If not for the Sunday Times and Harpo, then attached to the Ramada Renaissance Hotel, a rare concert series that has enthralled many Sri Lankans would never have got on the road.
|Off to a grand start: The very first concert
It all began in early 1988, less than a year after the Sunday Times began publication, when I crisscrossed the country as a journalist working for Reuters’ news agency. Those were difficult times – government troops battling JVP insurgents and Indian peacekeeping forces containing the LTTE – and one of the reporting trips took me to a refugee camp in an abandoned warehouse in Trincomalee.
It was a moving story … little children, care-free, running around with smiles blissfully unaware of the tragedy facing their families. A story, that like many others, moved the world and won me a byline in many of the top international newspapers. It was a great feeling. A few weeks later I visited the same camp; nothing had changed. I felt shamed, guilt pricking inside.
That was the turning point in a journey that continues to date – helping needy children through music. A country music lover myself, I felt I had to do something beyond the written word to help these people. Why not a one-off concert to raise money for children?
That’s how the Country Music Foundation (CMF), a not-for-profit charity with the tagline ‘Helping the needy through Music’ was formed. Looking for a venue, Juragan Majid, co-founder of the CMF, and I walked into the lobby of the Ramada in mid-1988 to check out the cost of hiring a hall, completely raw in this game. Up came Harpo Gunaratne and listening to us, said, “Not to worry Feizal, we’ll host the show.” “You mean no charge for the hall?” I asked surprised. “Oh yes,” he responded with a smile.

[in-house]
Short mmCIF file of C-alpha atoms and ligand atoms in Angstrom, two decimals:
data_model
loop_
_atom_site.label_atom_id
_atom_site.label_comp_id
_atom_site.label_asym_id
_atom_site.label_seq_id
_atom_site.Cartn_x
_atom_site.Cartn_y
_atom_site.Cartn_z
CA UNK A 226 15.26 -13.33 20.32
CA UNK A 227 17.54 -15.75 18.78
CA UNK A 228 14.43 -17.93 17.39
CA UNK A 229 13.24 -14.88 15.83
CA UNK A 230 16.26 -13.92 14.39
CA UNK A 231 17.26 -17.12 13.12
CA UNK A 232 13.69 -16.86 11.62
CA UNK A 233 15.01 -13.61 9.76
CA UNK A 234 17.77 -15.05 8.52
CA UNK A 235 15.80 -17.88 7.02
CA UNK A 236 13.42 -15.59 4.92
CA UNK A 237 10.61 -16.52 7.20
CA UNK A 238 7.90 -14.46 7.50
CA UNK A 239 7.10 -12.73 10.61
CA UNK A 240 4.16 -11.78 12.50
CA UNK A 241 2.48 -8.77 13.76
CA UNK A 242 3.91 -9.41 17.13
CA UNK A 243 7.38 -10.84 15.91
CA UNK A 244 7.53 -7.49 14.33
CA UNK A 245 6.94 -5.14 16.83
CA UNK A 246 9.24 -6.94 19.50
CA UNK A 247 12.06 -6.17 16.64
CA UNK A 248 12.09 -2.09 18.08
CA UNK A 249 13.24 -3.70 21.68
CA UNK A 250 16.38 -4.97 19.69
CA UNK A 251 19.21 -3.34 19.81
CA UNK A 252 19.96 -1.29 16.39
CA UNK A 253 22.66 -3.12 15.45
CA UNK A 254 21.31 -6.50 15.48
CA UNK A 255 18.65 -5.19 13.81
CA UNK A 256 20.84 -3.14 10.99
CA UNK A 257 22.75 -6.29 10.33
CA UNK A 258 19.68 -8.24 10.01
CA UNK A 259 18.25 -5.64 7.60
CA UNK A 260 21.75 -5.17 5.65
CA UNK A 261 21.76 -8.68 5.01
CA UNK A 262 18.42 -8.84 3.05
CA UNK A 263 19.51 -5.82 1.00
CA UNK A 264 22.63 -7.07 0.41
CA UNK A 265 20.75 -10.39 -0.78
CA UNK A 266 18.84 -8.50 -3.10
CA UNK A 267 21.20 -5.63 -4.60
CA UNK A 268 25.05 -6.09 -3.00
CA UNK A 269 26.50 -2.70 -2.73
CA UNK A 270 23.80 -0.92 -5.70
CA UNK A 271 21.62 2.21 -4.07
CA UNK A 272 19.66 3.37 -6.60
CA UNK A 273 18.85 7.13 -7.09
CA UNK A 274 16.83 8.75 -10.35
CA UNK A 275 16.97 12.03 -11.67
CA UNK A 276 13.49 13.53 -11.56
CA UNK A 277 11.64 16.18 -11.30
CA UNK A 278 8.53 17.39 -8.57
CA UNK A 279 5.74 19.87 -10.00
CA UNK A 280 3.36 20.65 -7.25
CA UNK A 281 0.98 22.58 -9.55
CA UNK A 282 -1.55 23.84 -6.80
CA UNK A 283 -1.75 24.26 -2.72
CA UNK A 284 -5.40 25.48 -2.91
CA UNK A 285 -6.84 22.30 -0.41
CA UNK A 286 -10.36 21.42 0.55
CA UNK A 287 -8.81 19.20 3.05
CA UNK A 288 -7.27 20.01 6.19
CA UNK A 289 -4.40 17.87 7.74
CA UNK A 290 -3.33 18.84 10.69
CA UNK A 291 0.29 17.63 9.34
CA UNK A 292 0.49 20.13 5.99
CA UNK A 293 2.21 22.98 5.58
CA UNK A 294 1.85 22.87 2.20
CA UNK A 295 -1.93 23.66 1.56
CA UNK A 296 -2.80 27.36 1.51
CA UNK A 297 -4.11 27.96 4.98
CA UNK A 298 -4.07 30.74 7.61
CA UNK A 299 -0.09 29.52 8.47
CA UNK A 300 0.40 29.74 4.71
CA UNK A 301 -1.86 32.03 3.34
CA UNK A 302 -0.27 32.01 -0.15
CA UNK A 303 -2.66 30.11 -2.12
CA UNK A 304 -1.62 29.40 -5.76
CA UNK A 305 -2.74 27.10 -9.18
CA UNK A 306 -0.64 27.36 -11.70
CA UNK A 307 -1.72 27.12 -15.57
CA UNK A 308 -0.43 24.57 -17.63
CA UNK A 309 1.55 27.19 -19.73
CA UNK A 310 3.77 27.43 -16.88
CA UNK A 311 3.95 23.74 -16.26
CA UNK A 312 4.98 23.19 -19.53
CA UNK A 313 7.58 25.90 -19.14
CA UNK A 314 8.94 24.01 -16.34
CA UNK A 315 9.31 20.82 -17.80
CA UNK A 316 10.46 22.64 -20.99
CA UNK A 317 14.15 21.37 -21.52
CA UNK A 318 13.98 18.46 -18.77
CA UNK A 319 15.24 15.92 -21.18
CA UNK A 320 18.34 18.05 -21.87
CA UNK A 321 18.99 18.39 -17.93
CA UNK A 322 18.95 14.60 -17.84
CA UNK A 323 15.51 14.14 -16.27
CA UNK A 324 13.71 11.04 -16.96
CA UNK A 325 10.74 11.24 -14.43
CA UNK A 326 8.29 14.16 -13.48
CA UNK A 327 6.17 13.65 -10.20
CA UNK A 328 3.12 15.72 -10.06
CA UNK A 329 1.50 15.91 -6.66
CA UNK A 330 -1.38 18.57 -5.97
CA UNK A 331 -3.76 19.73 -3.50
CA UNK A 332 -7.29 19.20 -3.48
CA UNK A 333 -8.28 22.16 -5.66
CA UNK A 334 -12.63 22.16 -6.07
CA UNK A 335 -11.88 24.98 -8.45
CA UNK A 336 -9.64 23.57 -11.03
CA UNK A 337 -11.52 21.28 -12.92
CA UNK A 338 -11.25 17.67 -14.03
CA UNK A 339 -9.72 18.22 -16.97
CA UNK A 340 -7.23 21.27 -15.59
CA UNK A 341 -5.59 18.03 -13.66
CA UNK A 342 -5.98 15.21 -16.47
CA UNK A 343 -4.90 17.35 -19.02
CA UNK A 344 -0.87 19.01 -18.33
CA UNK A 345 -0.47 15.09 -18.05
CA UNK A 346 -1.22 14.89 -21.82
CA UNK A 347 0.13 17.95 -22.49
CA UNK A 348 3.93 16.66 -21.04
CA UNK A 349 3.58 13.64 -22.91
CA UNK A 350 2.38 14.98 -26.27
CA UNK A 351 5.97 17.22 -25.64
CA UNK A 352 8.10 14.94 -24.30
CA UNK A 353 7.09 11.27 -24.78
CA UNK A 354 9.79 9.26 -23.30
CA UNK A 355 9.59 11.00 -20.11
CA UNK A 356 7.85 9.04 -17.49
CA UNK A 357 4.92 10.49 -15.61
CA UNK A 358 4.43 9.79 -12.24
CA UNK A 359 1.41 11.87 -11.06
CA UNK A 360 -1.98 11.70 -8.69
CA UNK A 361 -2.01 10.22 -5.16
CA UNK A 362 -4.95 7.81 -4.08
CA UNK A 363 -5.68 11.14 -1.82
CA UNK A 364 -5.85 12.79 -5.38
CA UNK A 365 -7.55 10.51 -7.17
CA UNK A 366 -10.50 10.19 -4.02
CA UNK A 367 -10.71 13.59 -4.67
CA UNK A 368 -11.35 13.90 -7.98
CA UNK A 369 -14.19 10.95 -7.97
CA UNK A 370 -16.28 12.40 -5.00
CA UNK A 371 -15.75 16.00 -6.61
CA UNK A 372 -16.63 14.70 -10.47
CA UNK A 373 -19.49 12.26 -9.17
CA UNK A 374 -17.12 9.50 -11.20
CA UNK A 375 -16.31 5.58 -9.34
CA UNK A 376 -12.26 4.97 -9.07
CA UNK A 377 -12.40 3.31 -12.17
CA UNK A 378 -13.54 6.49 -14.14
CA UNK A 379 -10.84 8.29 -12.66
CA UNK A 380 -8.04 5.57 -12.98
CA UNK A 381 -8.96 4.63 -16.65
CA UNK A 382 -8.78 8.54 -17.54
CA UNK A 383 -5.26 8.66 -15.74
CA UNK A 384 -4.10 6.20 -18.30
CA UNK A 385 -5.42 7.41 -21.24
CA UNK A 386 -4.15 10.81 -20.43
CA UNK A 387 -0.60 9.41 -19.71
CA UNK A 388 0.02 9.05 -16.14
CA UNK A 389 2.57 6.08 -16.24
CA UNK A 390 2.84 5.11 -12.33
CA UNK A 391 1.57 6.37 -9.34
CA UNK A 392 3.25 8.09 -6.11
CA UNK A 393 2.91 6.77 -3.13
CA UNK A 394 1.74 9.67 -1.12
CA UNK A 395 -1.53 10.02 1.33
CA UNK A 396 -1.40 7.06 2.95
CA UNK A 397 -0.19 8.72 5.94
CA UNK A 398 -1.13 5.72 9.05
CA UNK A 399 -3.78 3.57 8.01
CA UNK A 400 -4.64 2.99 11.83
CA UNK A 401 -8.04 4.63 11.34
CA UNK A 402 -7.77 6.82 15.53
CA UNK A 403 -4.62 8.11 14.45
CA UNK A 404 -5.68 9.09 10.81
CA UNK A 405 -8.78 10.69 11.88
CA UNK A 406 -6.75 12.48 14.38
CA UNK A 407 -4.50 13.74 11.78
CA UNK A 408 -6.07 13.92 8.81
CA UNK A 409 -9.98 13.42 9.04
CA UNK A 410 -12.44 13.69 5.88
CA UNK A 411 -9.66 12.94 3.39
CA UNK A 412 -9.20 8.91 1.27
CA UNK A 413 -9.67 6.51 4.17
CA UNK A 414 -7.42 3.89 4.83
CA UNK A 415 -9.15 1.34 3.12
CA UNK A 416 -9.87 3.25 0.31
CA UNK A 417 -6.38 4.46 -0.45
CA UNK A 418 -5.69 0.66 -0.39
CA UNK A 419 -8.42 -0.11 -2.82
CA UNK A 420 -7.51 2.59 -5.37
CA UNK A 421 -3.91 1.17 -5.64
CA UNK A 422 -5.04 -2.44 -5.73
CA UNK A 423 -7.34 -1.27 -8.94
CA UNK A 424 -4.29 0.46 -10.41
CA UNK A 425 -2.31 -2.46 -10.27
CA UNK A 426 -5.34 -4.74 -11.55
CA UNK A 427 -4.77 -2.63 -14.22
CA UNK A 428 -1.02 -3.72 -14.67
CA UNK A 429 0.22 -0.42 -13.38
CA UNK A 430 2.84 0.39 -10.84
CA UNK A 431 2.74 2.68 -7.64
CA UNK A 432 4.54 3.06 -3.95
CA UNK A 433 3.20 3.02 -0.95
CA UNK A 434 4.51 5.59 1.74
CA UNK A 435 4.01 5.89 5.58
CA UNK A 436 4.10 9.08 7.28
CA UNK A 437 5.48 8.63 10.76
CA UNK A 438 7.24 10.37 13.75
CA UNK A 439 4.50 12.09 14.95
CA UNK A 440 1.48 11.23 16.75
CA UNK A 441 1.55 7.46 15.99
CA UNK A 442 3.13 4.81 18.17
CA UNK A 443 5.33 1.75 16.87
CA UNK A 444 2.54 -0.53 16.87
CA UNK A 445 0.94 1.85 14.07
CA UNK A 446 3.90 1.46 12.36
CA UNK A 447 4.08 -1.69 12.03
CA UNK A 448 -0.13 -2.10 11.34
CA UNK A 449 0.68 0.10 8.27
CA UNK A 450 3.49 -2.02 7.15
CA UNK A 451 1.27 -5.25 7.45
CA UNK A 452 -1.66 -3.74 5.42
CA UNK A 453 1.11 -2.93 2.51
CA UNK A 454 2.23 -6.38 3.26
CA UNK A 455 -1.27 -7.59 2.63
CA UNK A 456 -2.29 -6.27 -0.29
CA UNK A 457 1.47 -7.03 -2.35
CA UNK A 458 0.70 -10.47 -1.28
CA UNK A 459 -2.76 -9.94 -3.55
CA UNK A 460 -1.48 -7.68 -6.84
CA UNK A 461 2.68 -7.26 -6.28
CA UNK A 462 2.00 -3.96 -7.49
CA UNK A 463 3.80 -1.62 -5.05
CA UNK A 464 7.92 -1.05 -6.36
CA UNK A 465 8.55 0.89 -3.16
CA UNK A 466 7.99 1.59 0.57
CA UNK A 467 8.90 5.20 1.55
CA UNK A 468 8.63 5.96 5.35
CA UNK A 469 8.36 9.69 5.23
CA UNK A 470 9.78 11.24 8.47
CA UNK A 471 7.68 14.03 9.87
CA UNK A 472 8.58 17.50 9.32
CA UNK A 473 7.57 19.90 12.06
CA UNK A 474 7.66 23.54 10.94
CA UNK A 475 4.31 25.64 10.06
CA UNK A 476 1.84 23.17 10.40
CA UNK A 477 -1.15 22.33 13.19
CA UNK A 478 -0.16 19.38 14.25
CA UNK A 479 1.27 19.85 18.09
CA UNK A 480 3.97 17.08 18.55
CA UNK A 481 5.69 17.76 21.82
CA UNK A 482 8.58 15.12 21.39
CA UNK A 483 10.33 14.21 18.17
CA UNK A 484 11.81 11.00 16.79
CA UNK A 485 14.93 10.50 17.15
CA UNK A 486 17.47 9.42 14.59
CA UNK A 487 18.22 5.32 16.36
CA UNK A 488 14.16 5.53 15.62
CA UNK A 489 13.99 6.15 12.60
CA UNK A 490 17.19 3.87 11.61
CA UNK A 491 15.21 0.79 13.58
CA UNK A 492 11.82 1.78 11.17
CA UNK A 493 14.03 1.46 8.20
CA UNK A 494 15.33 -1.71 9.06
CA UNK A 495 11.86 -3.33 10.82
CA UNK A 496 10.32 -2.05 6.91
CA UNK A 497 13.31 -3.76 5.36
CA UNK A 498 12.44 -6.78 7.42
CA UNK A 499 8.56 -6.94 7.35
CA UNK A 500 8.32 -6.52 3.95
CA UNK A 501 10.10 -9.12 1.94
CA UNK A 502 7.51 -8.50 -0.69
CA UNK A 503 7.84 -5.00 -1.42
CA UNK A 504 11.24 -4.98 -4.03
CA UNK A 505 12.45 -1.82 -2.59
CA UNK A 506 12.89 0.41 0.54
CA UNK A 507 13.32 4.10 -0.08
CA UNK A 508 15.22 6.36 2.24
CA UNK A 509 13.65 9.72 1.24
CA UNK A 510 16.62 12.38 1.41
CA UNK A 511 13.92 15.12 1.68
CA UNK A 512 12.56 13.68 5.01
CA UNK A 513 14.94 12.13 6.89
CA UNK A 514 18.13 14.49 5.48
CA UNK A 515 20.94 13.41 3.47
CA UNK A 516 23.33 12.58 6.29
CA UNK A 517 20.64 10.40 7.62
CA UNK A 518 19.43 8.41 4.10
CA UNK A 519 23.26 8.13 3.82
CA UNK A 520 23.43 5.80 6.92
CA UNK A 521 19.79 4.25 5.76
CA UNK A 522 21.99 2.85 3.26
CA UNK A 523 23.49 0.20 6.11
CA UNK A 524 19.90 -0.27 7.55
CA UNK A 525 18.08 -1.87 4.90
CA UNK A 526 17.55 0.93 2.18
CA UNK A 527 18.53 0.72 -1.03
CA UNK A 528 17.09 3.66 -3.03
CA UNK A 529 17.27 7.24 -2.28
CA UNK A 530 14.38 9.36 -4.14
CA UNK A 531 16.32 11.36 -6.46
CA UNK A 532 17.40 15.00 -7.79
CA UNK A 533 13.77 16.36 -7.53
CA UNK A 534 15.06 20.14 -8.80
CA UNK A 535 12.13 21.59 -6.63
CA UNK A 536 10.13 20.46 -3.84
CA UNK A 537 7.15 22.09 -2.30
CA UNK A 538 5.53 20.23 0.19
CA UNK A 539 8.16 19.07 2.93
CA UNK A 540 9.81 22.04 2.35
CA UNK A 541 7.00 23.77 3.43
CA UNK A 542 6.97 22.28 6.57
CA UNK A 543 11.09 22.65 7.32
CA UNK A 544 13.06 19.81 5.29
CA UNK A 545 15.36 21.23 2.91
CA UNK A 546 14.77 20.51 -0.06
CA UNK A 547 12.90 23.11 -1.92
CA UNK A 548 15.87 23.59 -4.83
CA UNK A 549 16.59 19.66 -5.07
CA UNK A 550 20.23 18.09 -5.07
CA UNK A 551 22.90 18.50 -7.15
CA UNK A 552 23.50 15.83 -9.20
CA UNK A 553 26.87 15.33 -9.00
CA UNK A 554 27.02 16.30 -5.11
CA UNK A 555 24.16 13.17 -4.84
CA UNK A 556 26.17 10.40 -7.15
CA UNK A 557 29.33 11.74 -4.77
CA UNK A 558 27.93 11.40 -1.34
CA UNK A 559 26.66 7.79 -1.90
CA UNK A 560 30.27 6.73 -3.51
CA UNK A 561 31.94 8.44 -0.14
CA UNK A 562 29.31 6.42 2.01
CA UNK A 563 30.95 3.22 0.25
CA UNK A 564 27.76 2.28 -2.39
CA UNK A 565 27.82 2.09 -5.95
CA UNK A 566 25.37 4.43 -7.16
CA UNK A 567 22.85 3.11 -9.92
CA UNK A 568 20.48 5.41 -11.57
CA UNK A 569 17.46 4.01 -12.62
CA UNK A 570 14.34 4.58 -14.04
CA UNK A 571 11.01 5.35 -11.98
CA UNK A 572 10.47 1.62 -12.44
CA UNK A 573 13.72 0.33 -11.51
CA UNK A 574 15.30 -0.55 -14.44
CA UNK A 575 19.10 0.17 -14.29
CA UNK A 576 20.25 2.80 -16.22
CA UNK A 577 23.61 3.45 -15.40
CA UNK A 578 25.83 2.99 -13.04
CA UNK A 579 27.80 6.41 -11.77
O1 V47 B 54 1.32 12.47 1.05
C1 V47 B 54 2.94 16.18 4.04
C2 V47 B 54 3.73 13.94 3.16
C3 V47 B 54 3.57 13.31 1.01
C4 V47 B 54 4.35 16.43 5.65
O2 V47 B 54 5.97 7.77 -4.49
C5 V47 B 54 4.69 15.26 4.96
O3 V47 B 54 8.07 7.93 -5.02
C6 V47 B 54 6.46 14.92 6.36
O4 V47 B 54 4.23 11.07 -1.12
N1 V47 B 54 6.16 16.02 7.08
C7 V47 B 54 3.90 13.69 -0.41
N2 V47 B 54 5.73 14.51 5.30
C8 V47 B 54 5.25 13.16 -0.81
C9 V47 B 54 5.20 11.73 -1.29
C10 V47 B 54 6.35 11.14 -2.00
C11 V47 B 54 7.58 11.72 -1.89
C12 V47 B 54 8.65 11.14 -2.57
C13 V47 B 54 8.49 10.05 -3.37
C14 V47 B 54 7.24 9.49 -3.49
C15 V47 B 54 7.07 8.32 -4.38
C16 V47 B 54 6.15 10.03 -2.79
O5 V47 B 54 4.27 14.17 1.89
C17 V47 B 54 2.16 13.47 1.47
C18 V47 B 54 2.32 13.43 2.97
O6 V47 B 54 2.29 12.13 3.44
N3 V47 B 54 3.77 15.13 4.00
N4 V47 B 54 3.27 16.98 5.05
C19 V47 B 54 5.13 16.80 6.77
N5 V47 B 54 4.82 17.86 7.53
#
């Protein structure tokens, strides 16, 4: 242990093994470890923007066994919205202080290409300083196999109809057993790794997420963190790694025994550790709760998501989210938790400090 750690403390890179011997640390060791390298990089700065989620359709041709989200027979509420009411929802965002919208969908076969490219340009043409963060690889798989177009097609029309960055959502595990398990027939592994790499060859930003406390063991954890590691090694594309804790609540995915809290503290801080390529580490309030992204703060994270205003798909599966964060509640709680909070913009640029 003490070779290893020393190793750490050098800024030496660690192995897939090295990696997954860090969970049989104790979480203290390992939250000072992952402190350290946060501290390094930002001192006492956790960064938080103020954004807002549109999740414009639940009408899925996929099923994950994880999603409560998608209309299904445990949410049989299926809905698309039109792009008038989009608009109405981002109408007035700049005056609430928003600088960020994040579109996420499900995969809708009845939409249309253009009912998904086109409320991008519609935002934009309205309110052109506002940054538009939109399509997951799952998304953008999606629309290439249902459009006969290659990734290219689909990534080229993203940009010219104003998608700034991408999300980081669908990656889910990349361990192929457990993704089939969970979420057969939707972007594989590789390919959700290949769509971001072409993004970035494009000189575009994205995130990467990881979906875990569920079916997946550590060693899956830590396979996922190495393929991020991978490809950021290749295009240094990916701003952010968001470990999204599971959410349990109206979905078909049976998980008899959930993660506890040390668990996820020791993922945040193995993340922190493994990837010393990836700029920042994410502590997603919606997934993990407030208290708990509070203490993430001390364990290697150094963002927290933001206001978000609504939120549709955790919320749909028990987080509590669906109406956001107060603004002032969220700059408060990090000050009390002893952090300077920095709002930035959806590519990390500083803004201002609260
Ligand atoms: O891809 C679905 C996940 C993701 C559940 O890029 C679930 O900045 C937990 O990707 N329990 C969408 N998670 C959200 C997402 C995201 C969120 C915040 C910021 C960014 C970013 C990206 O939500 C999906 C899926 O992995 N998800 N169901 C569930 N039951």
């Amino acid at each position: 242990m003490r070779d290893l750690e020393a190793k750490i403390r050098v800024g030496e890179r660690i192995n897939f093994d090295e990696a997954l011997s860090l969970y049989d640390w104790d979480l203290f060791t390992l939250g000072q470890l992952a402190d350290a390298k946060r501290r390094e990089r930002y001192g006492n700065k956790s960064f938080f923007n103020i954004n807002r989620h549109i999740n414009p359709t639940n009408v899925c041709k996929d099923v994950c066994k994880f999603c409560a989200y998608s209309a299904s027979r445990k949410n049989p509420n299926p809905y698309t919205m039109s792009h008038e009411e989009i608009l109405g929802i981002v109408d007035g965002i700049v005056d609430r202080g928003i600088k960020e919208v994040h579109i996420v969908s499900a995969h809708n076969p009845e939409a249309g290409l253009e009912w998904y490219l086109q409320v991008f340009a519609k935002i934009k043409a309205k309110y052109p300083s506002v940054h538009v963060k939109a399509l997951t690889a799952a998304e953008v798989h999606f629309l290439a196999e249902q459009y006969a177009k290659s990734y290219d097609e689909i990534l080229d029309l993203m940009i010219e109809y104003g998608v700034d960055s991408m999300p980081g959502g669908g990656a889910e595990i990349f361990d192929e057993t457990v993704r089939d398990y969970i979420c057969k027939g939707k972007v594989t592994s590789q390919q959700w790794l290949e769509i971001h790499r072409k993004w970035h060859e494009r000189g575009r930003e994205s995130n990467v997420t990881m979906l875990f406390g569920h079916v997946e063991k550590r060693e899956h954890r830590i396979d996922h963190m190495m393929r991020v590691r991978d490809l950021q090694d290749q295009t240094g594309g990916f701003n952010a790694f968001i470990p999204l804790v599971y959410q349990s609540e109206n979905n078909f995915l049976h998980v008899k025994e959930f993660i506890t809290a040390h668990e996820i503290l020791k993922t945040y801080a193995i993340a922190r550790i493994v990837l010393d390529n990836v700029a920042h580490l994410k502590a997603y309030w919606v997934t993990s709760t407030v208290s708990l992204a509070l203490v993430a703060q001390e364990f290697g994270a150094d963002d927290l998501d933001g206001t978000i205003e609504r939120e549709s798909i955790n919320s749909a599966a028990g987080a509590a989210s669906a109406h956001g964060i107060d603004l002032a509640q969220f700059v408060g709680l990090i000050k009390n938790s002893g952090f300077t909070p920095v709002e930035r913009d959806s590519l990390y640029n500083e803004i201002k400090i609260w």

One hurdle over, I asked Vijitha Yapa, then editor of the Sunday Times, for support. No doubt my relationship with the newspaper as a columnist for the business pages helped and thus began a relationship that has stood the test of time.
|The first review: How the Sunday Times reported on the 1988 Country Roads show
The first ‘Country Roads’ concert was held in November 1988 on a shoe-string budget. It was a success and led to our first contribution – Rs 20,000 – to the Ministry of Rehabilitation for a children’s orphanage in Colombo. The concert drew the attention of a few UNICEF staffers who were in the audience. Intrigued by the idea of using music to raise funds for children, they wanted to get involved. Thus a one-off concert turned into a series that has gone from strength to strength spawning good music and raising money – some Rs 7-8 million in the 18 concerts that have been held so far.
So while the Sunday Times celebrates a milestone this month, the CMF is fast on its heels celebrating its own 25th anniversary next year. Both the paper and the CMF have gone through hard times – reporting on hard facts and bringing music to the people sometimes against all odds. On one occasion, we wanted to cut short the concert at 8 p.m. because of an 11 p.m. curfew. But the crowd stayed on till 10 p.m, loving the music with just an hour to get home to beat the curfew.
Over the years, the CMF has travelled on a long and winding road, bringing music to the people from far and wide (musicians from Sri Lanka, the Maldives, Germany, Britain, the US, Italy, Canada, etc who donate their services) and utilizing the funds raised for a whole range of activities like building pre-schools and libraries, providing roof sheets for schools, tables and chairs for a school in an IDP camp, musical instruments, shoes, etc, etc. Our recent partner organization is Save the Children.
Here are views from some of the musicians who are part of the Country Roads family: